Studies have shown that temperatures above 26.7 degrees Celsius impair cognition and interfere with learning. Thus, in the future, climate change will affect the education system, especially in hot countries.
An international team of researchers analyzed data on school performance in 58 countries from 2000 to 2015 (in the United States, data were taken from 2009). The work took place in two stages. At the first, scientists examined the results of tests in mathematics, science and reading of the International Program for the Assessment of Educational Achievement of Students (PISA), which during the study was completed by more than 144 million schoolchildren around the world. On the second – the results of exams that students in the United States take annually as part of the annual national test in mathematics and English (ELA). The collected data were correlated with the average annual temperature. The findings are published in the journal Nature Human Behavior.
The analysis showed that a temperature of 26.7 degrees Celsius affects the cognitive ability, stamina and working memory of students. Each additional hot day reduced exam scores by 0.18 percent, while cooler days, in turn, had no effect on her. This was especially true for children from poor countries, where the average annual temperature is high, and schools, as a rule, do not have ventilation systems. In the United States, declines in academic performance were observed mainly among the poor.
Joshua Goodman, professor of education and economics at Boston University and co-author of the study, noted that it is important to monitor school conditions to improve the quality of education and well-being of students. “The benefits from this will only grow over time,” the scientist added.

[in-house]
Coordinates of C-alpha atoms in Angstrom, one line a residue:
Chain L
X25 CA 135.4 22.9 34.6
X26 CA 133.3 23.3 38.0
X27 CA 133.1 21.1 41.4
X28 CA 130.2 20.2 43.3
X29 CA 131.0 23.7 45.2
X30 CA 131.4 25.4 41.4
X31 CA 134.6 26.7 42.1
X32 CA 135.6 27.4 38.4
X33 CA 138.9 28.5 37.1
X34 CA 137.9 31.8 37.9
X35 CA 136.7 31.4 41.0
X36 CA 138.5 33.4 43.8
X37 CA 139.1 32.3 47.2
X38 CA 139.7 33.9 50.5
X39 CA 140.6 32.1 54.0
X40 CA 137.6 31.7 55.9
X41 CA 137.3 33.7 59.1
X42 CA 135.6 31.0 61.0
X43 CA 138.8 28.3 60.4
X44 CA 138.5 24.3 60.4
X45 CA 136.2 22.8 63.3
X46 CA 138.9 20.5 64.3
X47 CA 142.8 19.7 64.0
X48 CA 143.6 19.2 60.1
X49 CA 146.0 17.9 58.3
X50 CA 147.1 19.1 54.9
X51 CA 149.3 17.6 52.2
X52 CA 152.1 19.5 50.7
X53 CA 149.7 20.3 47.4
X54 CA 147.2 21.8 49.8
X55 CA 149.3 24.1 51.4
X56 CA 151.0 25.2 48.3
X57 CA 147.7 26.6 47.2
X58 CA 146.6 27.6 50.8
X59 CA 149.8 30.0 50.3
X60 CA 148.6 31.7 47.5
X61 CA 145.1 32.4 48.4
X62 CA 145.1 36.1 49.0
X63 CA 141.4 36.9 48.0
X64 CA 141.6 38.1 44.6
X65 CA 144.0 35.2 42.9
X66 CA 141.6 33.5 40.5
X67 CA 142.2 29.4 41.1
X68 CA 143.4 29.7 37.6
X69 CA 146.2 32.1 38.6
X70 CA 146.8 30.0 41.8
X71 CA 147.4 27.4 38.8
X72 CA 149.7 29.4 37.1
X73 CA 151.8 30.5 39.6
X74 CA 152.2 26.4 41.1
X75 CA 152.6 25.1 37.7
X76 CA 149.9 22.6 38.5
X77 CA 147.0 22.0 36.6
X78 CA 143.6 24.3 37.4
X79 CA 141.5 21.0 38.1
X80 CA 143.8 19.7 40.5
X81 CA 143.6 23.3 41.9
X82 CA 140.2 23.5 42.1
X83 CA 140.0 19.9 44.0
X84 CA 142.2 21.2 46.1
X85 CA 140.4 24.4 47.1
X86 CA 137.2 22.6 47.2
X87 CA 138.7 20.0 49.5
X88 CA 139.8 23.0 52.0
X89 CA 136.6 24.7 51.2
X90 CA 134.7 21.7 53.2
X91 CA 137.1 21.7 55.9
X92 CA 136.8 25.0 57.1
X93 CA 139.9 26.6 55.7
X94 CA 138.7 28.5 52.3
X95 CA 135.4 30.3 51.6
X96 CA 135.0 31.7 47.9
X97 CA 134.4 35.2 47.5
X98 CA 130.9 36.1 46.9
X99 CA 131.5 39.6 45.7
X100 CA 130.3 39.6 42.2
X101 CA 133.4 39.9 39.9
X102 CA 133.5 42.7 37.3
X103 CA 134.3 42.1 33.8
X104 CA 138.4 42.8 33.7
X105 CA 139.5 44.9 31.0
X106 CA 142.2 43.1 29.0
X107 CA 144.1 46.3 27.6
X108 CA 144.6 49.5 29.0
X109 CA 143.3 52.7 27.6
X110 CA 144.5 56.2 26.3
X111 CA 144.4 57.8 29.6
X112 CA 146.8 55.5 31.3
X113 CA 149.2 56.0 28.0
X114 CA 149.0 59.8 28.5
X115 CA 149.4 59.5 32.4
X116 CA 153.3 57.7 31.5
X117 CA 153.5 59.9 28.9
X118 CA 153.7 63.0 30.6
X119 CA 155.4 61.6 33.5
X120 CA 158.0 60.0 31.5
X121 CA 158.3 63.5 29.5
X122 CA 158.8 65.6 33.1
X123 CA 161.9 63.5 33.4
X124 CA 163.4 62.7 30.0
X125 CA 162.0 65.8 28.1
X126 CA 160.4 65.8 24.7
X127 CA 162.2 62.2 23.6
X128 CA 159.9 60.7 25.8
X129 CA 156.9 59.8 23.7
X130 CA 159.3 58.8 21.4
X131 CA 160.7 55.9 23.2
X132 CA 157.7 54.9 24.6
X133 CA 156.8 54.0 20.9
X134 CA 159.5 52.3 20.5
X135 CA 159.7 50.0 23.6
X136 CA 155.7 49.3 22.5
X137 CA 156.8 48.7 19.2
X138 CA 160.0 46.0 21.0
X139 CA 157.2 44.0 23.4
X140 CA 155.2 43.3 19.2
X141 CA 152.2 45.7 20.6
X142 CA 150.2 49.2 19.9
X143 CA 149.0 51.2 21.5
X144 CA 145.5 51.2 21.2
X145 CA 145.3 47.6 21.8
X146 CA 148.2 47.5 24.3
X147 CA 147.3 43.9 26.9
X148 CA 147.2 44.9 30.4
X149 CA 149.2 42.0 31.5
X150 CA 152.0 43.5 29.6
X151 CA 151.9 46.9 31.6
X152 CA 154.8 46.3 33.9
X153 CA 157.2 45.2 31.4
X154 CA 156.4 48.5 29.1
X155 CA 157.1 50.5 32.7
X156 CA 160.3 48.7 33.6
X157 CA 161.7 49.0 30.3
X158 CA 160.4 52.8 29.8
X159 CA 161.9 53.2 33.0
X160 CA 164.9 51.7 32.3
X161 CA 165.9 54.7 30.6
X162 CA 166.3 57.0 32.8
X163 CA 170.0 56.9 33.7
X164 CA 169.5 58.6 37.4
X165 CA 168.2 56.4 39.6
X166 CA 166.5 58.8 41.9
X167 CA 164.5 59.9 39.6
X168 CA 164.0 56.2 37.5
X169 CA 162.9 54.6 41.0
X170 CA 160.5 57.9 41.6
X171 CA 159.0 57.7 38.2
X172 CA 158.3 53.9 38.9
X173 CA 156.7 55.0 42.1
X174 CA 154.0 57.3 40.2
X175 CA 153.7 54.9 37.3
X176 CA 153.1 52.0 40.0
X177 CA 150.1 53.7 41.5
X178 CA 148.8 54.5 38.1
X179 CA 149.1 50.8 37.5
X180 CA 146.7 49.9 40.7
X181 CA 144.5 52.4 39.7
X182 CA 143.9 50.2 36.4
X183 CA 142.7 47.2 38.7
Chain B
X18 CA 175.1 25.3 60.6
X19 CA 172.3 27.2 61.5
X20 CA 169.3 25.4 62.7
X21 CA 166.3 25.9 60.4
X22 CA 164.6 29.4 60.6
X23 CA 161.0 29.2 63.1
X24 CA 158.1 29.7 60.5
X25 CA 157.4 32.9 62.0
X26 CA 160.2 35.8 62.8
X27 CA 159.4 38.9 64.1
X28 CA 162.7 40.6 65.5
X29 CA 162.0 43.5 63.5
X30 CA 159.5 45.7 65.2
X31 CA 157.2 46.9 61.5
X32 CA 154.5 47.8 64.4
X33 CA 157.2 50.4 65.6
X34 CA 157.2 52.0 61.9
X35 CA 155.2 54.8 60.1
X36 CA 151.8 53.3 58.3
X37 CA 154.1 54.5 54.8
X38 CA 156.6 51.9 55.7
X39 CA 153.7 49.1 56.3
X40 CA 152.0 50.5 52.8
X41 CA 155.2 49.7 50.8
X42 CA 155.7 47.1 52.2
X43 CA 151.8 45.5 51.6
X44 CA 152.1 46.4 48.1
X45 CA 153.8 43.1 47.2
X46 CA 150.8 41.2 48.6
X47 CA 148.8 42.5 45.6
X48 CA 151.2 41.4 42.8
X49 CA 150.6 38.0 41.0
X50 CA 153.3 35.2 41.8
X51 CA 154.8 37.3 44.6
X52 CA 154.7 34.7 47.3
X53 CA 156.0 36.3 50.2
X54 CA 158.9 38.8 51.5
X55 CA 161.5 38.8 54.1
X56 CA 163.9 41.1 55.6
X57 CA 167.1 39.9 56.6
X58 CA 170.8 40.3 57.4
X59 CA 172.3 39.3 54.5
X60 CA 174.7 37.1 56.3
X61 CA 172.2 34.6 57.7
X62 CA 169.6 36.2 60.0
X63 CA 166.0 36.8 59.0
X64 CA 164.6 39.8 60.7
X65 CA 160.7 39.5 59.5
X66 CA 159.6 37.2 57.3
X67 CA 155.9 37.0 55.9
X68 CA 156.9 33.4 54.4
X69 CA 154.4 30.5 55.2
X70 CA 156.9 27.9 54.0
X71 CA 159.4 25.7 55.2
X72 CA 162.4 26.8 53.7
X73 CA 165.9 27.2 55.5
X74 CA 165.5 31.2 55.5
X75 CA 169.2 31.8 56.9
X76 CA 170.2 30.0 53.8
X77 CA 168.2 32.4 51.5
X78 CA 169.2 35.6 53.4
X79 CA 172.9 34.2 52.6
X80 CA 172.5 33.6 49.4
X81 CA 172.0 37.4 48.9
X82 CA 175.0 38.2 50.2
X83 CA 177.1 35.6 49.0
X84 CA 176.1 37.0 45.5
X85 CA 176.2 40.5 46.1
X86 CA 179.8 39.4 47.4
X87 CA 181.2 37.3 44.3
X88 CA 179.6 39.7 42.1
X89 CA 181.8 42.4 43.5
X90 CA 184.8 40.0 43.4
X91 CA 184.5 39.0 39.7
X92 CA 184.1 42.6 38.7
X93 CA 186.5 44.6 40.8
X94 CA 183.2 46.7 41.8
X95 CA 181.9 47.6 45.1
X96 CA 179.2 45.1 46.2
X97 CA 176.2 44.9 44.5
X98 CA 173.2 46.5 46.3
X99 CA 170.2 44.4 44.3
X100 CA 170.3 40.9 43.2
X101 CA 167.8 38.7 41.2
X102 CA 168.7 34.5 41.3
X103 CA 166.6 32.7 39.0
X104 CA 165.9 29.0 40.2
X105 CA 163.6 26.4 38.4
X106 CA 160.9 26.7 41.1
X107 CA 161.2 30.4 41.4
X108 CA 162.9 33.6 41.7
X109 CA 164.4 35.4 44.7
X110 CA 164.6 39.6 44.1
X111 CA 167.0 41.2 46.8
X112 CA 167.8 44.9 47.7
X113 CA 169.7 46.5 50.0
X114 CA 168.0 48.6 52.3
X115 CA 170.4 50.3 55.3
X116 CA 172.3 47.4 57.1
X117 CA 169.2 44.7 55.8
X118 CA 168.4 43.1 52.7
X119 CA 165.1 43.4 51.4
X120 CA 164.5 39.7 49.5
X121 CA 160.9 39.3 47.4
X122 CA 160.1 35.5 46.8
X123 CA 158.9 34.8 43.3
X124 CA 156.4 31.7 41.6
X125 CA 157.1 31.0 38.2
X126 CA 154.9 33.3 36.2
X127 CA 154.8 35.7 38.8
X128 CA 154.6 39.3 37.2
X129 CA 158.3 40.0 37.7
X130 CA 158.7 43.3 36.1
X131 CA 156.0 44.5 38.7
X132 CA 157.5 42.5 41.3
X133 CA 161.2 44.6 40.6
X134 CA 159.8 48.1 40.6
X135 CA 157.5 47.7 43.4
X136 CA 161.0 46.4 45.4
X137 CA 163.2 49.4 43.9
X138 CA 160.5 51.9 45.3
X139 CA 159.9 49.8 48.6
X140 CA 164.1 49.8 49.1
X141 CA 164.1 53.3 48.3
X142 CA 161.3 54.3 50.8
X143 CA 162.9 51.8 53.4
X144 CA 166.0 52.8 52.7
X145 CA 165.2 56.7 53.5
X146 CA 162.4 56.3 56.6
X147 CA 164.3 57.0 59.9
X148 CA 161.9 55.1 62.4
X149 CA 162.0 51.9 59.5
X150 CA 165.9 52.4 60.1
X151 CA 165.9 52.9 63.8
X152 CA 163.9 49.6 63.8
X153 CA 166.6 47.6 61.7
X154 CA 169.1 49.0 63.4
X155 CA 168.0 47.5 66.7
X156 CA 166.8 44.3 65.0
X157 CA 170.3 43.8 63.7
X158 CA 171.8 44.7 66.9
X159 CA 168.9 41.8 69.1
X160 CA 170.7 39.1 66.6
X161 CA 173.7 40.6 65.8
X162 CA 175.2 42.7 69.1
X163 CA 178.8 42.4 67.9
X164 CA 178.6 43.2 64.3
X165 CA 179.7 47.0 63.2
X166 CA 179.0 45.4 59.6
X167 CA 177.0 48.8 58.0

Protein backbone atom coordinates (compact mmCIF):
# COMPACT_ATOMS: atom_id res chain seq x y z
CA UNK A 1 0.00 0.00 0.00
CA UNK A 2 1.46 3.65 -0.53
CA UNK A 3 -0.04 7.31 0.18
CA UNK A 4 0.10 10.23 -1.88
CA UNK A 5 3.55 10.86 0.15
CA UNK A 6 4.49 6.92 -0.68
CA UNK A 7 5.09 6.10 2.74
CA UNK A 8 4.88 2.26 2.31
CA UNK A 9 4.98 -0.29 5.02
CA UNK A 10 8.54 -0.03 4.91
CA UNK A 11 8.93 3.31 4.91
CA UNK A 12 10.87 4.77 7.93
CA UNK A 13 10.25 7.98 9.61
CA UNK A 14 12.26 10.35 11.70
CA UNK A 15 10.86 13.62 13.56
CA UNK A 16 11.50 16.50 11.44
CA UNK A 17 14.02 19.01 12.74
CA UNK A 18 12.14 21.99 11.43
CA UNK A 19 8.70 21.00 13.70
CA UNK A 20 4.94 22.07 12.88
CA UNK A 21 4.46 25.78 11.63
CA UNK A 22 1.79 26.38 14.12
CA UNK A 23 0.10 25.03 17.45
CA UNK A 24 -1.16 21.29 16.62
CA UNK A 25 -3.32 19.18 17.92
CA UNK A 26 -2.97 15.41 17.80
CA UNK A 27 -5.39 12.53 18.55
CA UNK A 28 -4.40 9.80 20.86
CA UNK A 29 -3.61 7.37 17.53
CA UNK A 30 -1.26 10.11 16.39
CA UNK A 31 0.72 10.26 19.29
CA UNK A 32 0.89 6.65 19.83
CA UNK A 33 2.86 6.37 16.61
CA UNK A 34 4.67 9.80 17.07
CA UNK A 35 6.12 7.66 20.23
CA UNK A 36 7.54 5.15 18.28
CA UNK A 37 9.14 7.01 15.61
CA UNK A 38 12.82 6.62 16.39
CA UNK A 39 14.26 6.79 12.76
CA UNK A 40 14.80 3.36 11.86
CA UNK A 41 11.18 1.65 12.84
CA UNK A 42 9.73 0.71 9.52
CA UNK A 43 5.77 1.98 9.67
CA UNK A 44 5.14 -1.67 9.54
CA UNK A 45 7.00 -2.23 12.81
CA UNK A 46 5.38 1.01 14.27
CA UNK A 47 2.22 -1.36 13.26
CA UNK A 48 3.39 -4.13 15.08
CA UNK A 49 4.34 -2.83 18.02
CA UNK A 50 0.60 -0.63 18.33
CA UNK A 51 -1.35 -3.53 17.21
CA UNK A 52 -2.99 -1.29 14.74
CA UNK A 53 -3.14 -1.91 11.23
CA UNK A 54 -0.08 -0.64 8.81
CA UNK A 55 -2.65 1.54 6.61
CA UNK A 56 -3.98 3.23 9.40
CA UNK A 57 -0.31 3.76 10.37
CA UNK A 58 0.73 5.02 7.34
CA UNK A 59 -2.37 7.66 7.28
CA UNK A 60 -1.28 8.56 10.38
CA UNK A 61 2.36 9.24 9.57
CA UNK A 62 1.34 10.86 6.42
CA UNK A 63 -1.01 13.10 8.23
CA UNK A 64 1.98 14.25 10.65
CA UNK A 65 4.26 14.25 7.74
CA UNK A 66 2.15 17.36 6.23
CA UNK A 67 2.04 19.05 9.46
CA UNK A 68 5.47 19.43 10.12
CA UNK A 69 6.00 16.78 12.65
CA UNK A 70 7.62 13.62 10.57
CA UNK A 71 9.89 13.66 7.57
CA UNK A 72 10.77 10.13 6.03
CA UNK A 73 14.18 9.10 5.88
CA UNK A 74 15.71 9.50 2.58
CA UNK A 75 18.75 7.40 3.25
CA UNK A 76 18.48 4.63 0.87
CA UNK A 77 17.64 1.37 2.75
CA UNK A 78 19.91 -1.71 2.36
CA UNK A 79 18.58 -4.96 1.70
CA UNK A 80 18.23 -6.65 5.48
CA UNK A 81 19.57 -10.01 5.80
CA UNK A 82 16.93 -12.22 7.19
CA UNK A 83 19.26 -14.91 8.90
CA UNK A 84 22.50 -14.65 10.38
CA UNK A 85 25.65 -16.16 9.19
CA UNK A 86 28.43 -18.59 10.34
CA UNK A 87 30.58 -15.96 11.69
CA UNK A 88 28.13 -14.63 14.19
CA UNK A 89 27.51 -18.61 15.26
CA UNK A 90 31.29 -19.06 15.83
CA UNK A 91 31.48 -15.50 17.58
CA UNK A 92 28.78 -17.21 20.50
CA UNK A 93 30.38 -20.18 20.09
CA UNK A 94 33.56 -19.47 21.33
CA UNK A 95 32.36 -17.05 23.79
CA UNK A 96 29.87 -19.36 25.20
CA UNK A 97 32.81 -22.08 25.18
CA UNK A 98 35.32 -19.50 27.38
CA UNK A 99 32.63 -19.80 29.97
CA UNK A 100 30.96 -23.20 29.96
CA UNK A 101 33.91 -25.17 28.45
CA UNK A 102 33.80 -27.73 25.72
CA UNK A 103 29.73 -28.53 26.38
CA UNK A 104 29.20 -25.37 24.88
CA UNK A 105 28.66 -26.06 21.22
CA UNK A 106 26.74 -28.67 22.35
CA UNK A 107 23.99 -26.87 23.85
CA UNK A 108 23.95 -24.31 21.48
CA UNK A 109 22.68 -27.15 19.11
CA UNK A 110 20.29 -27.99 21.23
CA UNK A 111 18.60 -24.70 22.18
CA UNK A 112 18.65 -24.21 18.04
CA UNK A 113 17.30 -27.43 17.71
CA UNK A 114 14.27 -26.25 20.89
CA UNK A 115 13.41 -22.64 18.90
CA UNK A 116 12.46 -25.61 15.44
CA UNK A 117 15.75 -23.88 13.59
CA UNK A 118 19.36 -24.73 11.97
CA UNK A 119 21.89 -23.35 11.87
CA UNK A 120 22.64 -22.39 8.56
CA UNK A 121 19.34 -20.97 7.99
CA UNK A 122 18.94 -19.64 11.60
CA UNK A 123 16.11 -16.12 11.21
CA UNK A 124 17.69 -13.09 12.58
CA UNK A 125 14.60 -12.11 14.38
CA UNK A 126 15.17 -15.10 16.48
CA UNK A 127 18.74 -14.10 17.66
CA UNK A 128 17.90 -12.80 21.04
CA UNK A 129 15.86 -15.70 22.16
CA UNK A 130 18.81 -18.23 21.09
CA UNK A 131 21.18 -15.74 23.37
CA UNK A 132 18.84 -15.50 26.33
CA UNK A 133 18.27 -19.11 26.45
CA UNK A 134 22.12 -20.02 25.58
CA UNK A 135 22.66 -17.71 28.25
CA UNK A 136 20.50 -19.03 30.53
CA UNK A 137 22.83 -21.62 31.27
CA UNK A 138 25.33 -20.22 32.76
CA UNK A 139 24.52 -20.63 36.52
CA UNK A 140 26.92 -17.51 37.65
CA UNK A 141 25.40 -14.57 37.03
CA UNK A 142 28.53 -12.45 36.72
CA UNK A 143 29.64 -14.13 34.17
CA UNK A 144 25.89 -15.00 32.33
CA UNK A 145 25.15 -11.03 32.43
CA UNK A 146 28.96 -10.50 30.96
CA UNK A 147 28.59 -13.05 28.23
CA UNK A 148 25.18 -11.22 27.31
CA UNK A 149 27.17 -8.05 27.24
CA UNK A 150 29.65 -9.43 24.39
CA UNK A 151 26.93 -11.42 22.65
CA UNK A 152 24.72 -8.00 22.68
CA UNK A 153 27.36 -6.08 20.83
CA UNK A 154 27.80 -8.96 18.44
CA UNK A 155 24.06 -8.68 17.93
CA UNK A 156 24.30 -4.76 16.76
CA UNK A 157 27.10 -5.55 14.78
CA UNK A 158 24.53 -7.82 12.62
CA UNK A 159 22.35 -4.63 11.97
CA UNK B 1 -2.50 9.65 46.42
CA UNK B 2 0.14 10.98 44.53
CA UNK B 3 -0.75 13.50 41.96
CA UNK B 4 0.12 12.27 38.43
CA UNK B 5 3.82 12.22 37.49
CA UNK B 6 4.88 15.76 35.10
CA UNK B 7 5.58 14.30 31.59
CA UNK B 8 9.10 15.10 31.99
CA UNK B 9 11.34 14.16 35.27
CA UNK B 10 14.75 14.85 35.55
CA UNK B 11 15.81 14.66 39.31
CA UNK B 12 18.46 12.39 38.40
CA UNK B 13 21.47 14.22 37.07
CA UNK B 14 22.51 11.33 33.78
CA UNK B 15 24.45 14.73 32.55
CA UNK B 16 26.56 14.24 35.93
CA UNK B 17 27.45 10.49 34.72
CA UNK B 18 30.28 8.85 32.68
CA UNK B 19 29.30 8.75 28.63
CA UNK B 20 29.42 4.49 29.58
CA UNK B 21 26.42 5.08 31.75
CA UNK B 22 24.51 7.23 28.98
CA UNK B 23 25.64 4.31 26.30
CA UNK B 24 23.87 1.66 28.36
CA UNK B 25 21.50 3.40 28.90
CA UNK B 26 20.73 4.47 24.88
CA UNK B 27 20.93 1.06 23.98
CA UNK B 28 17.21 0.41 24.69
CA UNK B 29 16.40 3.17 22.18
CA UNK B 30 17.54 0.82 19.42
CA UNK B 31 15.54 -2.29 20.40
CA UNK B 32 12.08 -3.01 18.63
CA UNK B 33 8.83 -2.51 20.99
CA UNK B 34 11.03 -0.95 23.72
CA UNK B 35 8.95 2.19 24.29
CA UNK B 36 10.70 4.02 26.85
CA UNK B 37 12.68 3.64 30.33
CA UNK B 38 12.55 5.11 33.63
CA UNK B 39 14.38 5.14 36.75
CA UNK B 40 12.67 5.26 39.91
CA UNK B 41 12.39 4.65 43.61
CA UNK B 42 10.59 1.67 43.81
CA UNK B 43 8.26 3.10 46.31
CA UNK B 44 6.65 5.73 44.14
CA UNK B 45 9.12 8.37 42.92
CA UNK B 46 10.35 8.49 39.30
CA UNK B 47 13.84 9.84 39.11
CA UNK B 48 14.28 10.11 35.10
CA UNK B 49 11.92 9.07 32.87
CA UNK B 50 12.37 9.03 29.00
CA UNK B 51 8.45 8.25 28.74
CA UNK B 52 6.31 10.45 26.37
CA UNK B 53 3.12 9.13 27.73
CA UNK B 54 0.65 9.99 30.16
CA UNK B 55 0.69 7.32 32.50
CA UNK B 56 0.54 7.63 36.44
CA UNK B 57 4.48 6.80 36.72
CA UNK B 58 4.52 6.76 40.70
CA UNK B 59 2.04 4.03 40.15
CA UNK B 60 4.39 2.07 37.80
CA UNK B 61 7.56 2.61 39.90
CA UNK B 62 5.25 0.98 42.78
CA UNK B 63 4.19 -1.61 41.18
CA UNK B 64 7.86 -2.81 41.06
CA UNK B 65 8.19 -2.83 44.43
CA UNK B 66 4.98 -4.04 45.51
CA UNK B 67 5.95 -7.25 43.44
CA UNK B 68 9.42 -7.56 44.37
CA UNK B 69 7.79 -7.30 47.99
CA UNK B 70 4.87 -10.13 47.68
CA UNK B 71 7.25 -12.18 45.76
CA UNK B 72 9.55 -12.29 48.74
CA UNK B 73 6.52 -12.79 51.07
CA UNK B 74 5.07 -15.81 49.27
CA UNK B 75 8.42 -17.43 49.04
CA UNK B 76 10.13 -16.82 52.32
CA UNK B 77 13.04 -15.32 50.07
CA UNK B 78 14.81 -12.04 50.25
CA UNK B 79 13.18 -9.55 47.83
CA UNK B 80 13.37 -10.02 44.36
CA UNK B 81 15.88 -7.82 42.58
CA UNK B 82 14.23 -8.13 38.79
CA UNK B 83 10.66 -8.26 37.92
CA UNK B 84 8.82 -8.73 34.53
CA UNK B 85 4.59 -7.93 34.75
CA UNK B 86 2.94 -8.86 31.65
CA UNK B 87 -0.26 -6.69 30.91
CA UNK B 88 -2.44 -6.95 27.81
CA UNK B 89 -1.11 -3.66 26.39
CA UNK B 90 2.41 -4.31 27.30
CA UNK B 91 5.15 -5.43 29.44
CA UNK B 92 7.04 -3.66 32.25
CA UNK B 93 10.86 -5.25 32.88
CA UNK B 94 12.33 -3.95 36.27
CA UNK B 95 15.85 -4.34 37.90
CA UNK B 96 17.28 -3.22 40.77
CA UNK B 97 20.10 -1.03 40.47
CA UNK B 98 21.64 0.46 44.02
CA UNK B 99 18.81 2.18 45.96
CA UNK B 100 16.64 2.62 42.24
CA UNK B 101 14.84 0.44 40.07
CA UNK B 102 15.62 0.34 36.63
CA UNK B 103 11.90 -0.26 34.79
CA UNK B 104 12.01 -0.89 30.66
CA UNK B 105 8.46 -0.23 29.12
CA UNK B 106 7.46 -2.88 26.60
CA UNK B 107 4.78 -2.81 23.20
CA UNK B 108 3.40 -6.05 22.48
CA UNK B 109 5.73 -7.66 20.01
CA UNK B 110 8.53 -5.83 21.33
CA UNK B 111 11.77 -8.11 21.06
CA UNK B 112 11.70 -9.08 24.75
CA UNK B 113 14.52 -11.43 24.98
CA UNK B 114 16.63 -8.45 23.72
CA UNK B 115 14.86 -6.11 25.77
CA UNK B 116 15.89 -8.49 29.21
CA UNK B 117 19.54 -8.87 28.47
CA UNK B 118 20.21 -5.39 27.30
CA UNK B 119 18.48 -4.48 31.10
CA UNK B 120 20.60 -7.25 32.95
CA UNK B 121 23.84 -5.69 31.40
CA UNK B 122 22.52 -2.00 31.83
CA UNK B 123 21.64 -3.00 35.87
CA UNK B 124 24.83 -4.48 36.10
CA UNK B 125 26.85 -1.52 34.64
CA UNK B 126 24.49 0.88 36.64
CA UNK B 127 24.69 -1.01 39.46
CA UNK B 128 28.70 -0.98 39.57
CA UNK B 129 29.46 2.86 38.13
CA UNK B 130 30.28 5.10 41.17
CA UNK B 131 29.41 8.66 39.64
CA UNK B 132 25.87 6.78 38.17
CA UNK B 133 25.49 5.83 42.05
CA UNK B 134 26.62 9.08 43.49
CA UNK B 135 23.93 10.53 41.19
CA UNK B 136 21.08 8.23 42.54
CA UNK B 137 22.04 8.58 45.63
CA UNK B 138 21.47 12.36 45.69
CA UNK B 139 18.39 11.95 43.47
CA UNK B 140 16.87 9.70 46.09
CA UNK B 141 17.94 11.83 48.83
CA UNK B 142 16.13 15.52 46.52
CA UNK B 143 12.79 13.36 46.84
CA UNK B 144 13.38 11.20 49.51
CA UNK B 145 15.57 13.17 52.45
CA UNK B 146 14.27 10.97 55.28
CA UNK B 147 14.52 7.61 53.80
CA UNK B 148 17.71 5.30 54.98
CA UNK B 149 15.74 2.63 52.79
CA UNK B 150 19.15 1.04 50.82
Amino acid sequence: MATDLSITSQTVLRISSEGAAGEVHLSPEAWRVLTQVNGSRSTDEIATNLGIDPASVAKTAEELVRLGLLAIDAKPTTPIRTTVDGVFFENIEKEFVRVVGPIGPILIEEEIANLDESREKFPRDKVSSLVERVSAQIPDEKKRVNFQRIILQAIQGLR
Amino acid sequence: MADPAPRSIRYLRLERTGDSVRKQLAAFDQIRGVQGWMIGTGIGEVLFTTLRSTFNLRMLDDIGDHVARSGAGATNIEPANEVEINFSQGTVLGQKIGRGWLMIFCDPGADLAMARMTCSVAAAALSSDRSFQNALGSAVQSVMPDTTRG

The researchers believe that the increase in average annual temperature associated with future climate change will seriously affect the economic growth of countries and the quality of life of the population. In addition, these may not be all patterns and additional work is needed to identify new ones.
Scientists have previously found that high temperature affects the cognitive abilities of men and women in different ways. A team from the Berlin Sociological Center in Germany conducted a study with 500 students. Sociologists divided them into groups and invited them to the classroom, where they offered to solve several tests. The room temperature was preliminarily changed in the range from 17 to 32 degrees Celsius.
The results showed that women are significantly better at solving problems at high temperatures, and men – at low temperatures. The authors of the work suggested what this could be connected with: women are made more assiduous and able to work by heat, and men, on the contrary, by cold.